In Serbia, a collaborationist government, led by General Milan Nedi, was formed. Together with the Nazis, it too targeted Jews and Roma. By 1942, Serbia was the first country in Nazi-occupied Europe after Estonia to be declared "Judenfrei" ("free of Jews"). The Bosniaks, stateless and without proper political leadership, split into all sides of the conflict; they were initially mostly aligned with the Independent State of Croatia, but later on largely towards the Communist partisan movement.

That same May 9th, an exhibition entitled "Victory Day: Heroic Times" was opened in the Serbian capital, Belgrade by its deputy mayor and Konstantin Kosačov, a high-ranking Russian official. And the list of Russian-sponsored or Russian-influenced events focusing on WWII doesn’t stop there.

In Belgrade and Banja Luka, there are now "Immortal Regiment" marches. Beginning as a grassroots initiative in Russia to remember the dead soldiers of WWII, the events were then hijacked by pro-Kremlin politicians and are now considered a clear propaganda export tool of the Russian state.

Two months later, the Russian Historical Society hosted an online academic conference on the role of the Soviet Union in WWII, attended by historians from the University of Eastern Sarajevo and various other Balkan academic institutions. According to a press release, the participants agreed that "the revisionist approach to the events of the Second World War was unacceptable, above all the minimization of the role of the Soviet Union."

In the Balkans, like in other parts of Europe, the narrative of WWII is never only confined to the history books. But there is a difference between keeping the memory of those events and victims alive, and a blatant campaign of manipulation and the weaponization of memory for political gain.

In the case of Russia, the battle over WWII plays a core role in its agenda for the Balkans, and its efforts to steer public opinion and debate are clearly accelerating.

That WWII revisionism intersects conveniently with other currents of historical revisionism in which Moscow participates in the region.

Graffiti reading 'Ratko Mladic - Hero' in Belgrade, Serbia. Aug. 25, 2020. Mladic is appealing his 2017 conviction for genocide and crimes against humanity during the 1992-95 Bosnian War.Credit: Darko Vojinovic,AP

Over the last decade, events from far more recent history – the 1990s, including the Bosnian genocide, are questioned; Bosnian Serb authorities and Serbia proper sponsor "alternative" histories and narratives. Their firmest supporter in this campaign is Russia.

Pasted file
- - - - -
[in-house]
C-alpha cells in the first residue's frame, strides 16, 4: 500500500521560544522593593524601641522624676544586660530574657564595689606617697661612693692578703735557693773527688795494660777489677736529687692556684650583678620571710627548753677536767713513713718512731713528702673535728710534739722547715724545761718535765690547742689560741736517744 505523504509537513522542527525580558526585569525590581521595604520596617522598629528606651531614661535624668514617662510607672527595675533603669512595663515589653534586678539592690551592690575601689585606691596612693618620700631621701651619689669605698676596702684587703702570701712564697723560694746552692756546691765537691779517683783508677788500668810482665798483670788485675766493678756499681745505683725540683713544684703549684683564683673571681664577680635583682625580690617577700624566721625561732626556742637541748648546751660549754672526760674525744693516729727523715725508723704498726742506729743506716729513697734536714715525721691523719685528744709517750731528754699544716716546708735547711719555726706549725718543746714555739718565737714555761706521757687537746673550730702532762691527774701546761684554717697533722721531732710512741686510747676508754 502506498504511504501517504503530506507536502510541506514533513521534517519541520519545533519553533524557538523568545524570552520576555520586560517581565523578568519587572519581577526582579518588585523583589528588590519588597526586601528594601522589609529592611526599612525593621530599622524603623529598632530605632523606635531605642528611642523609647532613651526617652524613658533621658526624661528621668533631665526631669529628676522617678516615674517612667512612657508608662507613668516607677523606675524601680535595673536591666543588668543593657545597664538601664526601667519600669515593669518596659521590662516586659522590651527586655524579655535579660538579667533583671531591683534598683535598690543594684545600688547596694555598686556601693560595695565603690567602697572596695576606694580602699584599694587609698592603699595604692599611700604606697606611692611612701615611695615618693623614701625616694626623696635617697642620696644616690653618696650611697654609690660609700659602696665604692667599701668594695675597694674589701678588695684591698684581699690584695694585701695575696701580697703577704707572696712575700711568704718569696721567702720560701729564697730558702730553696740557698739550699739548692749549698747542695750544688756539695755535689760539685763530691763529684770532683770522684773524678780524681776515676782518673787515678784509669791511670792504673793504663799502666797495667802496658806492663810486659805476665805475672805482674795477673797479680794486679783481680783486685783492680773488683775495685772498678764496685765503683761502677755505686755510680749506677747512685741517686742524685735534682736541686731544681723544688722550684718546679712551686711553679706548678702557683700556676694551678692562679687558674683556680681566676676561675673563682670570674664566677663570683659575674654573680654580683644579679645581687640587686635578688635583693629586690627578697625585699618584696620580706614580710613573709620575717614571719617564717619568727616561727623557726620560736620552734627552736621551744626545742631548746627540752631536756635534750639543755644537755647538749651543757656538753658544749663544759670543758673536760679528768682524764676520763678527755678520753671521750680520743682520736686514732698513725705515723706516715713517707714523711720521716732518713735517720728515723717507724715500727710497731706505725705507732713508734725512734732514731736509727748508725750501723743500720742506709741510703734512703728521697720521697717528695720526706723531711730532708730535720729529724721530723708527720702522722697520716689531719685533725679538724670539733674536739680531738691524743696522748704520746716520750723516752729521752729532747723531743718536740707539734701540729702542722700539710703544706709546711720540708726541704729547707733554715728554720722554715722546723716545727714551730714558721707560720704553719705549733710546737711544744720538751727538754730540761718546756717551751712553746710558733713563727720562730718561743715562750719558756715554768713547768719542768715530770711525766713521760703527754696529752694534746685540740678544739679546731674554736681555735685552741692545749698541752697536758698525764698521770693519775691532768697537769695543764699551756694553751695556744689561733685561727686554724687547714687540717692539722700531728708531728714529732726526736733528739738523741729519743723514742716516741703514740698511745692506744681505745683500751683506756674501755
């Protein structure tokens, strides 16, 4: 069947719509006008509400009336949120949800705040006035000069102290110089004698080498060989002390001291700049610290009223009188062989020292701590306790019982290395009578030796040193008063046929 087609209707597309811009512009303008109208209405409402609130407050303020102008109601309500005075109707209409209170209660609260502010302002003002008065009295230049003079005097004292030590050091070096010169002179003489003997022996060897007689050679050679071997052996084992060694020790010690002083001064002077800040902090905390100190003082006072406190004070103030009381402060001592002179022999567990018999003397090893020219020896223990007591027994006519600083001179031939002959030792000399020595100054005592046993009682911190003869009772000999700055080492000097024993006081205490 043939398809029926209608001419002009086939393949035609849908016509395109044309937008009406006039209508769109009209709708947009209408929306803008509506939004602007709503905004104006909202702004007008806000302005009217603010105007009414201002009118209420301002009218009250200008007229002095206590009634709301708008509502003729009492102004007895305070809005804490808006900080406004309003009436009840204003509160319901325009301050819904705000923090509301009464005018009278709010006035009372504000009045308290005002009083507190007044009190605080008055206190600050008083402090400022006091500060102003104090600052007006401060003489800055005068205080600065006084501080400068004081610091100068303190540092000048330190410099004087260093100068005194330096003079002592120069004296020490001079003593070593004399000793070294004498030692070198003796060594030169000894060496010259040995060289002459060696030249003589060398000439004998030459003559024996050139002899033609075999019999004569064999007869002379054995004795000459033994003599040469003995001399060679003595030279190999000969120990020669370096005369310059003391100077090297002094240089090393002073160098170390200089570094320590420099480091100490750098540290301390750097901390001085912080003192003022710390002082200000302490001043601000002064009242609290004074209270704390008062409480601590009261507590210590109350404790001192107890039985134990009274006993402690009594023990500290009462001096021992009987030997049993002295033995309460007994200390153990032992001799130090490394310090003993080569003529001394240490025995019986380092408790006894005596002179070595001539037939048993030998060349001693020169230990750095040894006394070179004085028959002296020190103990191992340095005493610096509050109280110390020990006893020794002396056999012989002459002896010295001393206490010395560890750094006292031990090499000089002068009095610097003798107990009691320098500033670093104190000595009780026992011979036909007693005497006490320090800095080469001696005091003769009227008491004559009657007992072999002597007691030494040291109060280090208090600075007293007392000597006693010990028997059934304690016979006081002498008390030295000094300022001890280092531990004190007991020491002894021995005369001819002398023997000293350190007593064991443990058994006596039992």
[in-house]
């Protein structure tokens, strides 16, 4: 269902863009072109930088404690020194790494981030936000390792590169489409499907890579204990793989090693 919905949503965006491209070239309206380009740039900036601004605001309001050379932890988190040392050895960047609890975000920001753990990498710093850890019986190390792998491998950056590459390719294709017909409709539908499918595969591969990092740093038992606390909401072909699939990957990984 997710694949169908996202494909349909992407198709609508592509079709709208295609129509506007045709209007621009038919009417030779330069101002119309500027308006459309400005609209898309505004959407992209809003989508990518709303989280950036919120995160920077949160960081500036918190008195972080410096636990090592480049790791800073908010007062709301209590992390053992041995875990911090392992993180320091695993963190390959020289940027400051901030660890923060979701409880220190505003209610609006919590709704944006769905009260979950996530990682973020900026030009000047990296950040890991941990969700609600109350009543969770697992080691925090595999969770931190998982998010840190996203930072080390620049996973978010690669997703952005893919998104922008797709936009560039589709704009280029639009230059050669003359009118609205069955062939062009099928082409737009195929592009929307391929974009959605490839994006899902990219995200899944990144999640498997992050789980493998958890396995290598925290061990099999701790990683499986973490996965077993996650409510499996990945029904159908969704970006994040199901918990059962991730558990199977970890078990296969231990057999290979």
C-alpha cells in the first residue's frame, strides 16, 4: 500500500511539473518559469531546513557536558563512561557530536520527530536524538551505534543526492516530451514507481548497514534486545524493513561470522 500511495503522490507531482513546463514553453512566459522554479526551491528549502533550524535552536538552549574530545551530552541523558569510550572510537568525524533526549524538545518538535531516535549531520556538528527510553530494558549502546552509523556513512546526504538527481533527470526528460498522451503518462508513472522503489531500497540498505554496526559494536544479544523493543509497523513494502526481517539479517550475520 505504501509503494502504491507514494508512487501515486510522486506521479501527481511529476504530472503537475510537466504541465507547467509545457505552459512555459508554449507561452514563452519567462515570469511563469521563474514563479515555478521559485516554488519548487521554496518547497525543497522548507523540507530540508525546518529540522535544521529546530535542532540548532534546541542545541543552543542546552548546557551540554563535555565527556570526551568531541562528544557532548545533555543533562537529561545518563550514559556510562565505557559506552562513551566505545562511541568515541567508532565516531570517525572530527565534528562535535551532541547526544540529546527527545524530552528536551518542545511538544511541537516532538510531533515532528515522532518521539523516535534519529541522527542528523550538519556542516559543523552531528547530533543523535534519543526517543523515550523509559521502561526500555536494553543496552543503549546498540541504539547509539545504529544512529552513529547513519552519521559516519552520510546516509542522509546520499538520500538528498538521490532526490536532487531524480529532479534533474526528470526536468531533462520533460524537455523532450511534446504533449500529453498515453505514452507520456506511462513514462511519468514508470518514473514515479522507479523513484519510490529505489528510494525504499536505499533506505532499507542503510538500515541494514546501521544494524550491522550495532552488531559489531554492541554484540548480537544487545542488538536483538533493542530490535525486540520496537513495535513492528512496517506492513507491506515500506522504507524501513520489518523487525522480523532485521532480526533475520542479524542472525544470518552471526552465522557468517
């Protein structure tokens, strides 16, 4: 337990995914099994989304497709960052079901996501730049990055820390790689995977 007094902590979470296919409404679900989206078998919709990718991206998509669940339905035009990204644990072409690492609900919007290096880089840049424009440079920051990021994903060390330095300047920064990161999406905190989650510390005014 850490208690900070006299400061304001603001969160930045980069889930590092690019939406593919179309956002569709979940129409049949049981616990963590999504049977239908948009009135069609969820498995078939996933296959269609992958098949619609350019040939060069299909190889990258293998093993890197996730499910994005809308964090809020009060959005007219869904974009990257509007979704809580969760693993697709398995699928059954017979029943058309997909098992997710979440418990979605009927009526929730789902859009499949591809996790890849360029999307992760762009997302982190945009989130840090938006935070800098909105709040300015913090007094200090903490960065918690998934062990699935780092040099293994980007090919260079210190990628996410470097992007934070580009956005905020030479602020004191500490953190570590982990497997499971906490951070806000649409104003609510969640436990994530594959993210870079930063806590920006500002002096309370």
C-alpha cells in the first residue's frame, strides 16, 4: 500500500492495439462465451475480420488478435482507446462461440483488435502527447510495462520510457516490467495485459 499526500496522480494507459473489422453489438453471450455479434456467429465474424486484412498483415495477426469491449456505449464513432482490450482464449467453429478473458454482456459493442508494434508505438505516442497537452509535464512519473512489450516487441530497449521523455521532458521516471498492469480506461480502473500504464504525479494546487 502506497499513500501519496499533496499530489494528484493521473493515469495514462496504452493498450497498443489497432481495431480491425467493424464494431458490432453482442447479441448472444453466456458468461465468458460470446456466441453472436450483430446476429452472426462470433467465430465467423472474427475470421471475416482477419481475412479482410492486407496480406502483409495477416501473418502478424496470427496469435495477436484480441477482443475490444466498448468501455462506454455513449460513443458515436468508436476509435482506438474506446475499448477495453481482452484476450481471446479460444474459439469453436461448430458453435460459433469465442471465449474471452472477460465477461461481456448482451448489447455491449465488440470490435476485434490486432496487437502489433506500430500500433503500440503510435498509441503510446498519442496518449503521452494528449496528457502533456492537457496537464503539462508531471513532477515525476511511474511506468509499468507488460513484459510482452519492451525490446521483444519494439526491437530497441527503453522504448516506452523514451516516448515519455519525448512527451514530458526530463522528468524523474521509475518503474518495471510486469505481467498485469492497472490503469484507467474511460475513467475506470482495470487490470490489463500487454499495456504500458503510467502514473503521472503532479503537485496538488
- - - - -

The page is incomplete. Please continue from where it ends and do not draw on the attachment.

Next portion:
Several projects have brought Russia, Serbia, and the Bosnian Serb leadership into a collaborative partnership to revise and reconstruct history over the years.

The most tangible example of this is the so-called "Disneyland of Serbian nationalism," a pastiche "old town" built a decade ago and filled with monuments to Serbian ethnosymbolism, built by the trio in Visegrad's Andricgrad neighborhood to show how a typical Serb town would look like had the Ottomans not conquered the area.

The ‘Church of Czar Lazarus the Martyr and Kosovo martyrs’ in Andrićgrad, also known as the ‘Disneyland of Serbian nationalism,’ in Bosnia’s Serb entity, Republika SrpskaCredit: JankoSam/Wikimedia

Russia’s ultra-nationalists increasingly see the Serbian-majority parts of Bosnia as potential spaces for their activism. Two years ago, Zahar Prilepin, a Russian ultra-nationalist writer who joined a volunteer unit that fought in the Russian-occupied part of Ukraine in 2017, was banned by Bosnia’s security services for being a threat. He was scheduled to take part in poetry event at Andricgrad. He later boasted that he’d visited Bosnia under the radar "20 to 30 times."

The Russian Orthodox Church is also an increasingly visible agent of Russian soft power in the region. In recent years, it has worked to construct several churches and cultural centers throughout the Bosnian Serb entity.

Several weeks ago, Serbian President Aleksandar Vuči visited the construction site of a large, new Serbian-Russian Orthodox Cathedral and religious-cultural center in Banja Luka – the very first church associated with Russian and not solely Serb Orthodoxy in Bosnia. Vucic’s government has contributed 600,000 Euros to the project. Russia’s aim is to inculcate a transnational sense of Orthodox brotherhood (despite the Eastern churches’ disputatious histories), bolstered by a dose of pan-Slavic ethnic and linguistic kinship.

These soft power activities aim to portray Russia as the savior of the Balkans from the Nazis – and by extension, savior of the Balkans today. By framing themselves and their local partners as the bulwark of the anti-fascist movement then and now, they solicit the logical conclusion that everyone else, those who are not with them, are the fascists.

This sort of rhetoric is particularly dangerous in the Balkans, as it sows further division in already polarized societies. The recent elections in Montenegro trigged a number of targeted attacks on Bosniaks, proving once again how fragile the situation is and how quickly it can escalate.